Do we do everything in the PMBOK on real life projects?

What is Performance Measurement Baseline (PMB)?

Diving deep into the study for PMP you will definitely realize the importance of measurement be it the performance of the project or the project manager or the project team. Typically there is a baseline used for measurement and the deviations around it need to be addressed.

The triple constraints - time, cost and scope each have a baseline which is a part of the Project Management Plan. Ofcourse all of this is done during the planning phase.

Now these three baselines put together is known as the Performance Measurement Baseline.

Mathematically speaking,

Performance Measurement Baseline = Scope Baseline + Schedule Baseline + Cost Baseline

But do note that while Schedule and Cost baselines are just the final versions of the agreed upon schedule and cost, scope baseline consist of the following,

Scope Baseline = Project Scope Statement + Work Breakdown Structure + WBS Dictionary

Once the Performance Measurement Baseline is established, agreed upon and signed off by the relevant stakeholders, it becomes the ultimate benchmark of measuring the project and all discussions of keeping the project on track surrounds the PMB

Project Management Life Cycle vs Project Management Process

In our previous articles, we have gone over the types of project management life cycle, types of phase to phase relationships as well as the meaning of process groups and knowledge areas but in order to completely understand the fundamentals of PMP (check out our comprehensive YouTube playlist of fundamentals of PMP) we must understand the difference between Project Management Life Cycle or Project Life Cycle and Project Management Process.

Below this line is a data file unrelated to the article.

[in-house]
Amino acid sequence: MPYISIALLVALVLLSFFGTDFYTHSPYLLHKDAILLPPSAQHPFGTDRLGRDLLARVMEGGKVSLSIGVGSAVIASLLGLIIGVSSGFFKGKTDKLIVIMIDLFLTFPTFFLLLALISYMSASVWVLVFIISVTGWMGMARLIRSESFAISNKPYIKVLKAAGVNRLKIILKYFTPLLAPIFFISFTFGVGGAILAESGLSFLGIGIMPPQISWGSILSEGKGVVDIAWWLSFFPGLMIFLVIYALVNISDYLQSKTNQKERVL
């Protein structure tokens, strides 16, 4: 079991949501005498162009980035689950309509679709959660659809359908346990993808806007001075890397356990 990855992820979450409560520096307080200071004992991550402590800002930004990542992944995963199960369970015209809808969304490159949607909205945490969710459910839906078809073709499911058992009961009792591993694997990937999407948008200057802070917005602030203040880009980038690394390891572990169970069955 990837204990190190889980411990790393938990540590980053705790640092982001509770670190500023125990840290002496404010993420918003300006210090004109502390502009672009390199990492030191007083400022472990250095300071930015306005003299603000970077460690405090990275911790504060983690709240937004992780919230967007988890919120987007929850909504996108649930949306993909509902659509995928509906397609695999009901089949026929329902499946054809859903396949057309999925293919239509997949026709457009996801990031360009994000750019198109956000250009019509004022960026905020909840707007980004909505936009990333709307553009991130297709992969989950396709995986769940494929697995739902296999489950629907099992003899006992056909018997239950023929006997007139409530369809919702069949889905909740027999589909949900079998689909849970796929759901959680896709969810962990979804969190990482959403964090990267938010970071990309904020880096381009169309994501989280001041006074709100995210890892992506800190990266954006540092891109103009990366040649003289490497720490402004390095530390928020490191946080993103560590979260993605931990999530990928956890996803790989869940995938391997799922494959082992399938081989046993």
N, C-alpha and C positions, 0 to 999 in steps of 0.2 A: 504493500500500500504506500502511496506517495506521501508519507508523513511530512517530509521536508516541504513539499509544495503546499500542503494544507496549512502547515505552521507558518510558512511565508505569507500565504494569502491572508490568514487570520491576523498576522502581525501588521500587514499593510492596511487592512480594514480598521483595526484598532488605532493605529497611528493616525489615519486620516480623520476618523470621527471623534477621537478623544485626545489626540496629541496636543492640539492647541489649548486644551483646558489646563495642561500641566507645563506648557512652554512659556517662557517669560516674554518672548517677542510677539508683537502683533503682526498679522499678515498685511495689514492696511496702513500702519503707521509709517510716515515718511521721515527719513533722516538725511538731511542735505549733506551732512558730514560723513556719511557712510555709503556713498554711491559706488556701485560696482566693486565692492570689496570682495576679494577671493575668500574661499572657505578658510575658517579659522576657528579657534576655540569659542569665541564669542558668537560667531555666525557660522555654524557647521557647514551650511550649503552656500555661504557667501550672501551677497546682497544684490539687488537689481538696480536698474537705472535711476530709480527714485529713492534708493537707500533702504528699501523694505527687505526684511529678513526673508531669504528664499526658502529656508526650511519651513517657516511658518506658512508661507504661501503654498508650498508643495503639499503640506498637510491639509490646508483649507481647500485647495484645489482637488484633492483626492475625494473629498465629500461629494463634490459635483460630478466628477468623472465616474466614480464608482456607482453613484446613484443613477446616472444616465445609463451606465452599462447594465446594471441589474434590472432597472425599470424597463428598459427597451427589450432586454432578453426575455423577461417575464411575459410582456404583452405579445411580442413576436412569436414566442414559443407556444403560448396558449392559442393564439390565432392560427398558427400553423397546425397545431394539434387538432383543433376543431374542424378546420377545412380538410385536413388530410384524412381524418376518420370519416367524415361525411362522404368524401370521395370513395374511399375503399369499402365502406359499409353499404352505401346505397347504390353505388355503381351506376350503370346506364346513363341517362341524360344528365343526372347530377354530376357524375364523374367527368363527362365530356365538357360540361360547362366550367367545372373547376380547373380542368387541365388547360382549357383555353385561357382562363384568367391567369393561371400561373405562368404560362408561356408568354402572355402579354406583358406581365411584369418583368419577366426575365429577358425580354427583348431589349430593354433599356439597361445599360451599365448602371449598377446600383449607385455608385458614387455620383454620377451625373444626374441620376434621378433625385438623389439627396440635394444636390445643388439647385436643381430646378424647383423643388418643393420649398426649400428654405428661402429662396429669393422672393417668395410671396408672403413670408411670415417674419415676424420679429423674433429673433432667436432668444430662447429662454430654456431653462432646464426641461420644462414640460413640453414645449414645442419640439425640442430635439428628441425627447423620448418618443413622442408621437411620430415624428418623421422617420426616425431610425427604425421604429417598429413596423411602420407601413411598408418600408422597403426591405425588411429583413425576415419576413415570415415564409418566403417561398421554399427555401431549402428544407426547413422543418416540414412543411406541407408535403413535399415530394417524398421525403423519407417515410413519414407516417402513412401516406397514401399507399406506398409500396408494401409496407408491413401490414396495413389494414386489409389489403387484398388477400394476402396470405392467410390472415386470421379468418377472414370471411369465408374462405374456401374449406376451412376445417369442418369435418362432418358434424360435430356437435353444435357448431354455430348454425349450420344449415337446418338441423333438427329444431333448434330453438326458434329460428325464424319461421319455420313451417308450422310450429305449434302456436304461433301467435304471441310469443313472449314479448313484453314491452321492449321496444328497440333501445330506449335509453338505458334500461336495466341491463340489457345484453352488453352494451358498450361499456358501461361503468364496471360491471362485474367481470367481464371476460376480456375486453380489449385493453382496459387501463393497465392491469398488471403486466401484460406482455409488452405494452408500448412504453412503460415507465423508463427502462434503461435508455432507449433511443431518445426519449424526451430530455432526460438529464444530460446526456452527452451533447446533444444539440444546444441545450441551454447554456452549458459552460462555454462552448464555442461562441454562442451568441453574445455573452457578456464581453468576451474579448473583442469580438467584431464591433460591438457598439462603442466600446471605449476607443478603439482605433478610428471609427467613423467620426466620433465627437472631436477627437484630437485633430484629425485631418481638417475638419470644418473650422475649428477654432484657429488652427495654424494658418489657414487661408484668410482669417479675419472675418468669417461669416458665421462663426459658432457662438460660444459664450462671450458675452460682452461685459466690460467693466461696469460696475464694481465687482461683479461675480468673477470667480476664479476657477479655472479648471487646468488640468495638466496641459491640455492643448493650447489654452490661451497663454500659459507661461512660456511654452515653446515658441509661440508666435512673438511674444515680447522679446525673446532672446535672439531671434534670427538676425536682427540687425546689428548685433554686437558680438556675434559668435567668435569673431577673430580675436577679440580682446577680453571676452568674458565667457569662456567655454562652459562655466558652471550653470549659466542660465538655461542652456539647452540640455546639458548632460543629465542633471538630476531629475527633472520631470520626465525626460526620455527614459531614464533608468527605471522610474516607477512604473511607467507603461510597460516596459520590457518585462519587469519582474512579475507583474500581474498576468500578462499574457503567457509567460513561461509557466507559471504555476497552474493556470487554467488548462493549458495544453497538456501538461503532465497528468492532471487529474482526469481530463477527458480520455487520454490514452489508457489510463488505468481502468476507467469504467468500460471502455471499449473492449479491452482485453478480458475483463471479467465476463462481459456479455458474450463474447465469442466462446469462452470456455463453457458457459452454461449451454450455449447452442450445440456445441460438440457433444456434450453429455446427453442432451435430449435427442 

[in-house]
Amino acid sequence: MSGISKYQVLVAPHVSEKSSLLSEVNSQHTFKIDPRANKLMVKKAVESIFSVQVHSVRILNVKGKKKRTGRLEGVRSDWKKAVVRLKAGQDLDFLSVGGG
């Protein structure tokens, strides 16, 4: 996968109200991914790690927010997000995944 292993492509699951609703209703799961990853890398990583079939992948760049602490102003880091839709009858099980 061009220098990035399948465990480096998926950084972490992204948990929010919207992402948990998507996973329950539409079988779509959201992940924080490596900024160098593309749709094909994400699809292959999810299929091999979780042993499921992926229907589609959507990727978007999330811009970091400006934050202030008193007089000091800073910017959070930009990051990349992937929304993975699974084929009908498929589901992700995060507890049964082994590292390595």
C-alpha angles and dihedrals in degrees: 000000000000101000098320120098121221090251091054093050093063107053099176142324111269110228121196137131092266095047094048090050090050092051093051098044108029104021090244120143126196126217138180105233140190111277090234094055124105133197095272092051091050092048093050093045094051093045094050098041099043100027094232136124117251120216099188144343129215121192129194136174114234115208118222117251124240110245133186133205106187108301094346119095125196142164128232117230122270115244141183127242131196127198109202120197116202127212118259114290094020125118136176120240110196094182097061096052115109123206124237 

Let's define both of these for more clarity,

Project Management/Project Life Cycle

This is basically what you need to do 'to do' the work

In simpler terms, when you are out to create a software you will have to gather requirements and complete a system requirements document. This will be followed by a high level design document, coding, testing and delivery.

But at the same time for a construction project, right after the requirements are signed off, you will move on to create a CAD drawing.

Consider creating a software but working on partial requirements followed by coding, testing and delivering them. And then in the next iteration again delivering some more requirements. This is also a project life cycle which is following the Agile methodology.

The point is, there are different types of Project Management/Project Life Cycles but all of them essentially deal with the activities that are required to be done in order to deliver the project. These activities may have different names and characteristics depending upon the type of Life Cycle in practice

Project Management Process

This is basically what you need to do 'to manage' the work

All projects, no matter what industry and no matter what Life Cycle they follow, will always have the five project management processes viz.